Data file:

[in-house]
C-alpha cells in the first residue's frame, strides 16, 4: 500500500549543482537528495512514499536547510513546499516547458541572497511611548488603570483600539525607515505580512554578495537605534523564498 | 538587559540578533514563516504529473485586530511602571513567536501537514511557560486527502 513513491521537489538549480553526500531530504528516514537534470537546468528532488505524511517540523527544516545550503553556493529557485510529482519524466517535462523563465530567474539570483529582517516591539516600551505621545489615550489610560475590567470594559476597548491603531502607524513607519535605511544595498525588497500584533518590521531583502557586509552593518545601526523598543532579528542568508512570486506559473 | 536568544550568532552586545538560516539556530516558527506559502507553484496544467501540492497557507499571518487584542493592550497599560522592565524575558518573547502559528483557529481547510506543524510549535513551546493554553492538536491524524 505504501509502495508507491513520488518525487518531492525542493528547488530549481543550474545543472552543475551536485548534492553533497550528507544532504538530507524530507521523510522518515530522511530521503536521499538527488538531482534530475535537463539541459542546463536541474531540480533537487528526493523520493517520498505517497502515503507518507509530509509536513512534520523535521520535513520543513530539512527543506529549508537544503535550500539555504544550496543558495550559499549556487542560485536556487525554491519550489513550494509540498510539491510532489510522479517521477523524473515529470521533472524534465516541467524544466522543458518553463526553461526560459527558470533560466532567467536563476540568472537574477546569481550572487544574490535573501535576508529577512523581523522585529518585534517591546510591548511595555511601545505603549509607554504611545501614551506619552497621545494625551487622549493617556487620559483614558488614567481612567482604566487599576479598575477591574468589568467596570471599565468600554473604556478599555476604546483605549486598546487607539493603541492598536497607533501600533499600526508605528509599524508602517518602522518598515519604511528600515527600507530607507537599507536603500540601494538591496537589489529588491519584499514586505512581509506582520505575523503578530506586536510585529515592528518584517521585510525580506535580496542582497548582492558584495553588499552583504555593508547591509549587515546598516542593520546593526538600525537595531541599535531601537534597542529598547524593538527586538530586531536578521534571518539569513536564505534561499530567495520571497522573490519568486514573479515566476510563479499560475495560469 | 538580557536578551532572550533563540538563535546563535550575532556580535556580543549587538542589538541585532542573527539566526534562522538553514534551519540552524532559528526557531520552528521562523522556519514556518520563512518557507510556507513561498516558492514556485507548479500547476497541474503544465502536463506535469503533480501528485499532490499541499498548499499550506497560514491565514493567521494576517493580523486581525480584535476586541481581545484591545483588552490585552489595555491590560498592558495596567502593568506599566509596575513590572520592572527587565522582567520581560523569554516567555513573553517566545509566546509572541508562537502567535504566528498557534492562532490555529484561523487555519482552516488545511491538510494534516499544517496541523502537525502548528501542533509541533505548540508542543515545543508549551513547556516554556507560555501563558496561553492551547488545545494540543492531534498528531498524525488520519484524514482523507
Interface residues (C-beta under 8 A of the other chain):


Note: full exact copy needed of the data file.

[in-house]
C-alpha cells in the first residue's frame, strides 16, 4: 500500500549543482537528495512514499536547510513546499516547458541572497511611548488603570483600539525607515505580512554578495537605534523564498 | 538587559540578533514563516504529473485586530511602571513567536501537514511557560486527502 513513491521537489538549480553526500531530504528516514537534470537546468528532488505524511517540523527544516545550503553556493529557485510529482519524466517535462523563465530567474539570483529582517516591539516600551505621545489615550489610560475590567470594559476597548491603531502607524513607519535605511544595498525588497500584533518590521531583502557586509552593518545601526523598543532579528542568508512570486506559473 | 536568544550568532552586545538560516539556530516558527506559502507553484496544467501540492497557507499571518487584542493592550497599560522592565524575558518573547502559528483557529481547510506543524510549535513551546493554553492538536491524524 505504501509502495508507491513520488518525487518531492525542493528547488530549481543550474545543472552543475551536485548534492553533497550528507544532504538530507524530507521523510522518515530522511530521503536521499538527488538531482534530475535537463539541459542546463536541474531540480533537487528526493523520493517520498505517497502515503507518507509530509509536513512534520523535521520535513520543513530539512527543506529549508537544503535550500539555504544550496543558495550559499549556487542560485536556487525554491519550489513550494509540498510539491510532489510522479517521477523524473515529470521533472524534465516541467524544466522543458518553463526553461526560459527558470533560466532567467536563476540568472537574477546569481550572487544574490535573501535576508529577512523581523522585529518585534517591546510591548511595555511601545505603549509607554504611545501614551506619552497621545494625551487622549493617556487620559483614558488614567481612567482604566487599576479598575477591574468589568467596570471599565468600554473604556478599555476604546483605549486598546487607539493603541492598536497607533501600533499600526508605528509599524508602517518602522518598515519604511528600515527600507530607507537599507536603500540601494538591496537589489529588491519584499514586505512581509506582520505575523503578530506586536510585529515592528518584517521585510525580506535580496542582497548582492558584495553588499552583504555593508547591509549587515546598516542593520546593526538600525537595531541599535531601537534597542529598547524593538527586538530586531536578521534571518539569513536564505534561499530567495520571497522573490519568486514573479515566476510563479499560475495560469 | 538580557536578551532572550533563540538563535546563535550575532556580535556580543549587538542589538541585532542573527539566526534562522538553514534551519540552524532559528526557531520552528521562523522556519514556518520563512518557507510556507513561498516558492514556485507548479500547476497541474503544465502536463506535469503533480501528485499532490499541499498548499499550506497560514491565514493567521494576517493580523486581525480584535476586541481581545484591545483588552490585552489595555491590560498592558495596567502593568506599566509596575513590572520592572527587565522582567520581560523569554516567555513573553517566545509566546509572541508562537502567535504566528498557534492562532490555529484561523487555519482552516488545511491538510494534516499544517496541523502537525502548528501542533509541533505548540508542543515545543508549551513547556516554556507560555501563558496561553492551547488545545494540543492531534498528531498524525488520519484524514482523507
Interface residues (C-beta under 8 A of the other chain):